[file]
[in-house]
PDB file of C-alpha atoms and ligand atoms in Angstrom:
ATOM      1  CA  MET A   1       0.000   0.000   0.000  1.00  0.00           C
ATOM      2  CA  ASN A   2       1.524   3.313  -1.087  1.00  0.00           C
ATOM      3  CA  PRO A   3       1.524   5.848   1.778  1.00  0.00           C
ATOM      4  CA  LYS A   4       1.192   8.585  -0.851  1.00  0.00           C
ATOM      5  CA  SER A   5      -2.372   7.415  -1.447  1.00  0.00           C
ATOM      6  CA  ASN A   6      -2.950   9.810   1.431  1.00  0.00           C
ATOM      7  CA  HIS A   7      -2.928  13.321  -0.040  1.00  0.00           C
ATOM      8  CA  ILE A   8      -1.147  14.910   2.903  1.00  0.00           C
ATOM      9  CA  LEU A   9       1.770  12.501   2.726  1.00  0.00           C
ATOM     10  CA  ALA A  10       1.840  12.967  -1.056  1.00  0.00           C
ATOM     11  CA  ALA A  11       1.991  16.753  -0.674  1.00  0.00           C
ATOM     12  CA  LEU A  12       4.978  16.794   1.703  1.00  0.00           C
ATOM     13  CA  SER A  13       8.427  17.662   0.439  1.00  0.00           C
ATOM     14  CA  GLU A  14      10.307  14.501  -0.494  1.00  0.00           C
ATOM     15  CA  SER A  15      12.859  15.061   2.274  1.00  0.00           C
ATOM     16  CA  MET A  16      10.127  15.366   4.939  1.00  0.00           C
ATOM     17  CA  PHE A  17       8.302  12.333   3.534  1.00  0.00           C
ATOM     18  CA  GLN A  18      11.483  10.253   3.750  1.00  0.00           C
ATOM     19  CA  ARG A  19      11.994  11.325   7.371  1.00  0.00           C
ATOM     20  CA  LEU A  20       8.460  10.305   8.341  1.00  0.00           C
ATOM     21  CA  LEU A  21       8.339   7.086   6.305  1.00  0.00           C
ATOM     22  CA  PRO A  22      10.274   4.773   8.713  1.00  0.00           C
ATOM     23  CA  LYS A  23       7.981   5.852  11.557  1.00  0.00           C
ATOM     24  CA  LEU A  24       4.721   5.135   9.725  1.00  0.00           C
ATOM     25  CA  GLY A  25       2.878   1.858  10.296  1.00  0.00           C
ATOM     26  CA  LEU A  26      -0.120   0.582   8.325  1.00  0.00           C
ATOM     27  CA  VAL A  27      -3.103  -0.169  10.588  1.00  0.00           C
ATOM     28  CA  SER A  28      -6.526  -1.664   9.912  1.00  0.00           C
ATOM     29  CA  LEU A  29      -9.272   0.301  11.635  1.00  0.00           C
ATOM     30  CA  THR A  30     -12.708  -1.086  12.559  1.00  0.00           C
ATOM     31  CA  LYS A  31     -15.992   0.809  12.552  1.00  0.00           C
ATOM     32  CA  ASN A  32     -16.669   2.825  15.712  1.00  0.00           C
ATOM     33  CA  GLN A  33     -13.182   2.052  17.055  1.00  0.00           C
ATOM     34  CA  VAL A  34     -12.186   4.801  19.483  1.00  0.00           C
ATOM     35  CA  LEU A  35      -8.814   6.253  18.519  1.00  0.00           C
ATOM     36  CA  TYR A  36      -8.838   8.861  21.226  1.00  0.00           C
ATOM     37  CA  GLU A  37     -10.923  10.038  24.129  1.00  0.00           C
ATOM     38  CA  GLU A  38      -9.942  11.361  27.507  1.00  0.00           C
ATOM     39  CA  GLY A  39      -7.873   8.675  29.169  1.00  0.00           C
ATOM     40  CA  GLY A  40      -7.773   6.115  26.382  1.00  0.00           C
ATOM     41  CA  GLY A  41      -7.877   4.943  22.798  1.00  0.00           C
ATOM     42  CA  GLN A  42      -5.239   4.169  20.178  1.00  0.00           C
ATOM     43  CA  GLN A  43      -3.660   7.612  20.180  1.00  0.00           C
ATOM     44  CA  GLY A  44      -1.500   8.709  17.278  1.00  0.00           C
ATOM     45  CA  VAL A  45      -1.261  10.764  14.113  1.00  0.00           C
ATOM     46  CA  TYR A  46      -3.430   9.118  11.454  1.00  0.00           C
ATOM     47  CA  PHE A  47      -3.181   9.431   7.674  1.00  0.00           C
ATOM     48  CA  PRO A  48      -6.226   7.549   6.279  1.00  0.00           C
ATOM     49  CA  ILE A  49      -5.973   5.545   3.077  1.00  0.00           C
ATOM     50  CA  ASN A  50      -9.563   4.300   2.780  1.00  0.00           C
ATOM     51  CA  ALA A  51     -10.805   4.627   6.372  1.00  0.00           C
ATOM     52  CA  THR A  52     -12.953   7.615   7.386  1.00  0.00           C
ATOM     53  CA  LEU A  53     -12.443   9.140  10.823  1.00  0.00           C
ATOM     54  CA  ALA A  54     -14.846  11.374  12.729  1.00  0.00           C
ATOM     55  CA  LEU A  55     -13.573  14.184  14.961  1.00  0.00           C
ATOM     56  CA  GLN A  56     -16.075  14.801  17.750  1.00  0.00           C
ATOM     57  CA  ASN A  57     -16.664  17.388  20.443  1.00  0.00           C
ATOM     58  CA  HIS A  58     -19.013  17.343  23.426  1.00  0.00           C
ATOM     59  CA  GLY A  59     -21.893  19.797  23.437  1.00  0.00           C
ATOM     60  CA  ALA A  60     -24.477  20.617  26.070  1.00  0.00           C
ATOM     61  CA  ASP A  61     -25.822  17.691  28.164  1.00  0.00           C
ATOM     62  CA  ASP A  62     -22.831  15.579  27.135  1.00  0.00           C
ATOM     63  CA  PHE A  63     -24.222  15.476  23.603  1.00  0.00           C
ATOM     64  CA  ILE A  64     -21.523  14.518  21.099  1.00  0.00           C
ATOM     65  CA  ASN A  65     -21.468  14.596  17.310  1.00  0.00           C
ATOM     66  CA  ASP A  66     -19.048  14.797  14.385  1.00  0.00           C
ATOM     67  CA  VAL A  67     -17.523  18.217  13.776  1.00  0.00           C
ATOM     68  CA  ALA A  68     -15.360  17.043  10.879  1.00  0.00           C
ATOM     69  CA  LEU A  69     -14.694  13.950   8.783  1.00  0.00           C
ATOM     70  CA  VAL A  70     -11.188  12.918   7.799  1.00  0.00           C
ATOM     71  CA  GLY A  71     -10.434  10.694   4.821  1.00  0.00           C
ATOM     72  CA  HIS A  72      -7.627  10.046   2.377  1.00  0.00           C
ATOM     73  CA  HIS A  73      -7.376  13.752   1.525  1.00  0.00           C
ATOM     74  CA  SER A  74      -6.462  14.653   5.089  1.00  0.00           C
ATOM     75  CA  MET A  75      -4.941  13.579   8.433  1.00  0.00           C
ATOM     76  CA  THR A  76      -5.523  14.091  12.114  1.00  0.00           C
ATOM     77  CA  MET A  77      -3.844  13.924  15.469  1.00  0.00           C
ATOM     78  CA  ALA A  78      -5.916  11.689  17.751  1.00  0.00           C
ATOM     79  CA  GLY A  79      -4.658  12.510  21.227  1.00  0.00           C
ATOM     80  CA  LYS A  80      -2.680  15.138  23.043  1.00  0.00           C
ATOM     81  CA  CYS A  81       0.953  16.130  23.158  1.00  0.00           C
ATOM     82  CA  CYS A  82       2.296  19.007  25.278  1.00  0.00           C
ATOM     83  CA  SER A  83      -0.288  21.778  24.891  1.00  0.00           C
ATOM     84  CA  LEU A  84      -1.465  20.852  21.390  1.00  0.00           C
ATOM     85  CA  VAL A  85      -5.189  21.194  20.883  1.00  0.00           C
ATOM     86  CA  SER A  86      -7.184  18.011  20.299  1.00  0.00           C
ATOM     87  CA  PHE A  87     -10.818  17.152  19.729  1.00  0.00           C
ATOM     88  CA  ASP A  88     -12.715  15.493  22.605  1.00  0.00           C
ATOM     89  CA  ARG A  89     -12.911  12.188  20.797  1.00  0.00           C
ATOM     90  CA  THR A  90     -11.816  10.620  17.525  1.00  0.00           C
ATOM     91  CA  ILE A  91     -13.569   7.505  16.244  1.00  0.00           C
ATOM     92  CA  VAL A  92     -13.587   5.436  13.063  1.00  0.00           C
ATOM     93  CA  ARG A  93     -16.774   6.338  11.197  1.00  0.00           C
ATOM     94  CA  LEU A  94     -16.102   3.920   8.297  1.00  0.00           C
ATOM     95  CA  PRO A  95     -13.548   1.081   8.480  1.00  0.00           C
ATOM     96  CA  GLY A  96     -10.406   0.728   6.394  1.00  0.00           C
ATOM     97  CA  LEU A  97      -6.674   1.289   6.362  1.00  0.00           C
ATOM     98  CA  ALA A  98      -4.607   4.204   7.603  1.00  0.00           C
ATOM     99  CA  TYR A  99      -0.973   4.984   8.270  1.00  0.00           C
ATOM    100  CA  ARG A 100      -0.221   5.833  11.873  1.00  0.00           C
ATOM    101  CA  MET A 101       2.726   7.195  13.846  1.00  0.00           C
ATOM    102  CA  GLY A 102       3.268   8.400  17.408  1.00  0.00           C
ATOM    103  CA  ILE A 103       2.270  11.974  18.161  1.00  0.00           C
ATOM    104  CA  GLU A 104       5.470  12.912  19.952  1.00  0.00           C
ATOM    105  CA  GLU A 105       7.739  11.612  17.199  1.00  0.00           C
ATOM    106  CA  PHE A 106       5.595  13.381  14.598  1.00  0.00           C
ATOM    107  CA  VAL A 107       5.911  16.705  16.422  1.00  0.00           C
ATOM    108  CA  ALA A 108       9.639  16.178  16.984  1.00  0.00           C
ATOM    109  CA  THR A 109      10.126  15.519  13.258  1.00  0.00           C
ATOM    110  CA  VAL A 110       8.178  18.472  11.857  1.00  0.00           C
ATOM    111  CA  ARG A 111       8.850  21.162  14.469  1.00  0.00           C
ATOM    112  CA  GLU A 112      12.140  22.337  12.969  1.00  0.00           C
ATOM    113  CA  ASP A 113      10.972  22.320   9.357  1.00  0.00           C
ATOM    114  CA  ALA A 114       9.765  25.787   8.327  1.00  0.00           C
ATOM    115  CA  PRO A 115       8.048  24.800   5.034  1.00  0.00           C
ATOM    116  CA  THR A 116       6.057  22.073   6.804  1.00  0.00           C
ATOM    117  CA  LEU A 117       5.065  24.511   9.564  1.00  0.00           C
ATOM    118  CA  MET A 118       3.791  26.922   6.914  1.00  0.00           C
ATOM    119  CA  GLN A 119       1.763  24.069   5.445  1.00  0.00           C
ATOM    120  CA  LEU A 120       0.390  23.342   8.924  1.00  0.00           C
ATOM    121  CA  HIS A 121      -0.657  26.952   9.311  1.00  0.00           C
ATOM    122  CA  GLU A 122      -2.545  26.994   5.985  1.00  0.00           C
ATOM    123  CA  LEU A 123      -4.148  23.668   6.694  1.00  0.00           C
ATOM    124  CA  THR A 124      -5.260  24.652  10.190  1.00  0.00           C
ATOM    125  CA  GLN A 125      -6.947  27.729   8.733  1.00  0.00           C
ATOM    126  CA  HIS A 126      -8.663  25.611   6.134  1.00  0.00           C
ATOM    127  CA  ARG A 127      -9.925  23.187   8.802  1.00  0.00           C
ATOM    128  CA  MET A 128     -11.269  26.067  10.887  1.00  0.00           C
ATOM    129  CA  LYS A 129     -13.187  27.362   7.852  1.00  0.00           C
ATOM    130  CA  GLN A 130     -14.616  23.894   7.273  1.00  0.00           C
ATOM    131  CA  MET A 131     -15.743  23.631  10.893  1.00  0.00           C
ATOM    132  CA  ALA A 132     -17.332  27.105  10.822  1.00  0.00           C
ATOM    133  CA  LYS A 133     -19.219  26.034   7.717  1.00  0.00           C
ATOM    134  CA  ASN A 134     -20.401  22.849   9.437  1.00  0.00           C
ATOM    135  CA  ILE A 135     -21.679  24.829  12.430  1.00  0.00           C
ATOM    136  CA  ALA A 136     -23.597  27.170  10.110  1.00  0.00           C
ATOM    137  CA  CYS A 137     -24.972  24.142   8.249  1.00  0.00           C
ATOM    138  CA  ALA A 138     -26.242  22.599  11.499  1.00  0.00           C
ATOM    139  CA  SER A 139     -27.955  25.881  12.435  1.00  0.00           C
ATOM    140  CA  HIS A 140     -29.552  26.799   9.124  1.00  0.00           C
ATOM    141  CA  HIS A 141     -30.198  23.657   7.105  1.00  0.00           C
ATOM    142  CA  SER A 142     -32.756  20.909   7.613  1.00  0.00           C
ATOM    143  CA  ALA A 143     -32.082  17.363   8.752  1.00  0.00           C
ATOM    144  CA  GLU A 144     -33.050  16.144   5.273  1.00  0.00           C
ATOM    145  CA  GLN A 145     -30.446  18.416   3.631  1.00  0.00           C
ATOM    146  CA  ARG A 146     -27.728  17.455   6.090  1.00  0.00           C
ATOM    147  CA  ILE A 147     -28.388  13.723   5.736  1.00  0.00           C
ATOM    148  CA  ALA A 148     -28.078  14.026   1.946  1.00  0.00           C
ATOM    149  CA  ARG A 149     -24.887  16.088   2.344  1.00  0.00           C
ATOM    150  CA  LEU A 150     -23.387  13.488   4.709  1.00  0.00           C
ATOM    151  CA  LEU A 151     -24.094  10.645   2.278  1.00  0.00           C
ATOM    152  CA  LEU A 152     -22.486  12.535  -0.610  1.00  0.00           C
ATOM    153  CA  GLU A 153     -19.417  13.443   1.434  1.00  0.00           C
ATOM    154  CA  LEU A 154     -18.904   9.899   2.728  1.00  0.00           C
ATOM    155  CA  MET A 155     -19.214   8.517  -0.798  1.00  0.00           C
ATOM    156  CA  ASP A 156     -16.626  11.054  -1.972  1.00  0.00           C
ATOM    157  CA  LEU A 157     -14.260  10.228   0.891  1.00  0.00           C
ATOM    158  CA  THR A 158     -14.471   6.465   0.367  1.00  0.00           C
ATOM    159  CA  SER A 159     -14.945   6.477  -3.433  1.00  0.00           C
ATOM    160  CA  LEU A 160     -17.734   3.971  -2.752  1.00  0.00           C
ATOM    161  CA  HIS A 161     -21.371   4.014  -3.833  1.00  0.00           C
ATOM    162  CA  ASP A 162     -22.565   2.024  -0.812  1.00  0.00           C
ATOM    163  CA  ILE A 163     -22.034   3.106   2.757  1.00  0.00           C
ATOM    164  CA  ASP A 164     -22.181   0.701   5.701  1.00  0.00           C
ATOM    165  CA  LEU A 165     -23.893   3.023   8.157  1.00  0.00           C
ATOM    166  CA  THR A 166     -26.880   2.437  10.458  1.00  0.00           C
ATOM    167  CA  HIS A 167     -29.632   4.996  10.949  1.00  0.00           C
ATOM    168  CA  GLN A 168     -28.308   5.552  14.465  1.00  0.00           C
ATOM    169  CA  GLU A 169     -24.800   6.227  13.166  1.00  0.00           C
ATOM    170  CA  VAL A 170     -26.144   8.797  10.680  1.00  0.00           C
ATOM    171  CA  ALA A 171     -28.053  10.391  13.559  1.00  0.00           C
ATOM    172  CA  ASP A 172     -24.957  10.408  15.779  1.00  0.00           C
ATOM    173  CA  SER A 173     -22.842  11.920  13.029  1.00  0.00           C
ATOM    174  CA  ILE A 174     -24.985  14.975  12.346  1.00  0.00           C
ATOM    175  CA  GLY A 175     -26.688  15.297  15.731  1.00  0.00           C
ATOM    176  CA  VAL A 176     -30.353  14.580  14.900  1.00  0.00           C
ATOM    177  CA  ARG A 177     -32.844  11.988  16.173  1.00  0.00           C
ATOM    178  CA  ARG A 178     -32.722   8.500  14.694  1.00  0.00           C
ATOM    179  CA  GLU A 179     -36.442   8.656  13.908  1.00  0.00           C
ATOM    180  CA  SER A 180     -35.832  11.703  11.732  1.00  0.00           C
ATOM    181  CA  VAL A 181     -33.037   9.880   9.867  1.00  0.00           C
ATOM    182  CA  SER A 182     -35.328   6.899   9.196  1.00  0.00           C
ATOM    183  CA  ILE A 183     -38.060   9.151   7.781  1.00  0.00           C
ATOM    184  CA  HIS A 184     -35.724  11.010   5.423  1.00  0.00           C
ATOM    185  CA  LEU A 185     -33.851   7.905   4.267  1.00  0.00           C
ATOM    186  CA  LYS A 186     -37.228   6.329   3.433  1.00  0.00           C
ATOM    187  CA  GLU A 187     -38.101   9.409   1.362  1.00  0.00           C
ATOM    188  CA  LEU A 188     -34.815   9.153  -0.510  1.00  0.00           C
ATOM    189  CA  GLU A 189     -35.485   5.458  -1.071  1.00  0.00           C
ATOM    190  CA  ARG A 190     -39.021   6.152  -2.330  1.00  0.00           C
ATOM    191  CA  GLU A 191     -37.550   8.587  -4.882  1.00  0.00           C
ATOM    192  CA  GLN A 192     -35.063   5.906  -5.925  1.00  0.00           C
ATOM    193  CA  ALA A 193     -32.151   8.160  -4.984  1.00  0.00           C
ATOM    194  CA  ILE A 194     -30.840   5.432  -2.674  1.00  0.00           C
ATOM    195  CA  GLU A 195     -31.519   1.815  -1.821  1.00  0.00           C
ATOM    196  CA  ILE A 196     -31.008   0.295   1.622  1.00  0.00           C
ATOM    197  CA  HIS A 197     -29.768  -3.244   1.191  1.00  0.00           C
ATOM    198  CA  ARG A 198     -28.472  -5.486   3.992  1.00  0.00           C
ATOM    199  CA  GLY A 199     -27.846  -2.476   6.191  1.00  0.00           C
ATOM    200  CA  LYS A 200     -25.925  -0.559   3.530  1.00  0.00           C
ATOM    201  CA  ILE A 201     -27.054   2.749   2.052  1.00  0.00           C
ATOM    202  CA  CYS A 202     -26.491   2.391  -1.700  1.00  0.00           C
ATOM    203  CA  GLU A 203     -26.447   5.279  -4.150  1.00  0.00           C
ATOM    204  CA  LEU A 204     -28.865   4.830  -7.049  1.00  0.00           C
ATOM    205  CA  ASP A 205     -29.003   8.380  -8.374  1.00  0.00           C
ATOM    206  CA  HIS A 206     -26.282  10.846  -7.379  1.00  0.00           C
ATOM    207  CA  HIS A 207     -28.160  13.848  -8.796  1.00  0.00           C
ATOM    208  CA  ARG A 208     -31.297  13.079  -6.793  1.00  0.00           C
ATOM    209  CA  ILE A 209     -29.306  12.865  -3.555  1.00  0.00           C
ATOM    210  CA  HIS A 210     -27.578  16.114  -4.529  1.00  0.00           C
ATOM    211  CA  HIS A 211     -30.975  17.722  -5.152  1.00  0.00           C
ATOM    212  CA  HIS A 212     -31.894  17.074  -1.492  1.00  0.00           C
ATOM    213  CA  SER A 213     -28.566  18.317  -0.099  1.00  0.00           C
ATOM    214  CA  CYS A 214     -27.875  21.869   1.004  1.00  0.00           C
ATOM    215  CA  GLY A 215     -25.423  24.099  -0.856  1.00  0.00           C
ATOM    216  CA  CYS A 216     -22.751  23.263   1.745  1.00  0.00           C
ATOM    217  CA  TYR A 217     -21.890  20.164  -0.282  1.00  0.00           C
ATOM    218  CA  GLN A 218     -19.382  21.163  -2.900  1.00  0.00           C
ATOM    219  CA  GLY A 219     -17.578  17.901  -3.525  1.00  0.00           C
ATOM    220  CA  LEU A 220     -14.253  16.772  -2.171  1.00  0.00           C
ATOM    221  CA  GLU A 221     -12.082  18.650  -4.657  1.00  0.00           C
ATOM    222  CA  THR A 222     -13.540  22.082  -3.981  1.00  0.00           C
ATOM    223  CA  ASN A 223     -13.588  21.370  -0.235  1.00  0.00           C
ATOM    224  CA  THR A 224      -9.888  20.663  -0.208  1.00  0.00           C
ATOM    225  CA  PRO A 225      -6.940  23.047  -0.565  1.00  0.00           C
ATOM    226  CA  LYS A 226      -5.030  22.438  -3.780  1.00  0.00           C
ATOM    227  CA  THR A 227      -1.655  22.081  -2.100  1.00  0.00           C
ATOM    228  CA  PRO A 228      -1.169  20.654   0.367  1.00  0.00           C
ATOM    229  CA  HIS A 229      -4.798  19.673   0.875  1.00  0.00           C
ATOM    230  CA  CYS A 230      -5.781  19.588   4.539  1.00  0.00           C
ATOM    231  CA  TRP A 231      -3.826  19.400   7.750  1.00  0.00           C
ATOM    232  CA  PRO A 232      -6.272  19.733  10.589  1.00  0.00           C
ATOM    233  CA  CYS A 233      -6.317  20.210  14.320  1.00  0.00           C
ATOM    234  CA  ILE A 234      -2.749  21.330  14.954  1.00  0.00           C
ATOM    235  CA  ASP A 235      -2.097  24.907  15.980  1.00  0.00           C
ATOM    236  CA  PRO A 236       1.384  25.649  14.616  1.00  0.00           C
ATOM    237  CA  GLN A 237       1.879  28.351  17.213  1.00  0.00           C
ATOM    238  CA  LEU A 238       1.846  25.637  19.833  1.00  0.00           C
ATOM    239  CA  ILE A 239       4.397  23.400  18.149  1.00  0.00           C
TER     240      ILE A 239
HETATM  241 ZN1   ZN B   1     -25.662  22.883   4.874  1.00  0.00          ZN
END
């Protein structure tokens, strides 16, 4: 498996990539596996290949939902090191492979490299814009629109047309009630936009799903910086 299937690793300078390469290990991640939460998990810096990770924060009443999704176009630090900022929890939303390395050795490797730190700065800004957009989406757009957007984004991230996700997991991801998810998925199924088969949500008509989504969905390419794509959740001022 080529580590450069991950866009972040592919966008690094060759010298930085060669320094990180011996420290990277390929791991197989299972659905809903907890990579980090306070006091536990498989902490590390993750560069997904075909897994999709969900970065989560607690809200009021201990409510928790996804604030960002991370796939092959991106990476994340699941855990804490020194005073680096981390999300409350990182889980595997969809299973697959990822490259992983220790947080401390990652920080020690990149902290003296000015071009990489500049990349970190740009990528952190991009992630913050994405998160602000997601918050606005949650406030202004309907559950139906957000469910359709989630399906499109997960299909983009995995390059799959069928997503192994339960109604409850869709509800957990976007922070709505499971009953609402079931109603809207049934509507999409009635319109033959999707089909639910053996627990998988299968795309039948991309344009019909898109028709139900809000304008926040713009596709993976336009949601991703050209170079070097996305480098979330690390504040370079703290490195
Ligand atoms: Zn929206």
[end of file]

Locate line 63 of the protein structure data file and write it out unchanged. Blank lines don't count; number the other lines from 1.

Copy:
ATOM     61  CA  ASP A  61     -25.822  17.691  28.164  1.00  0.00           C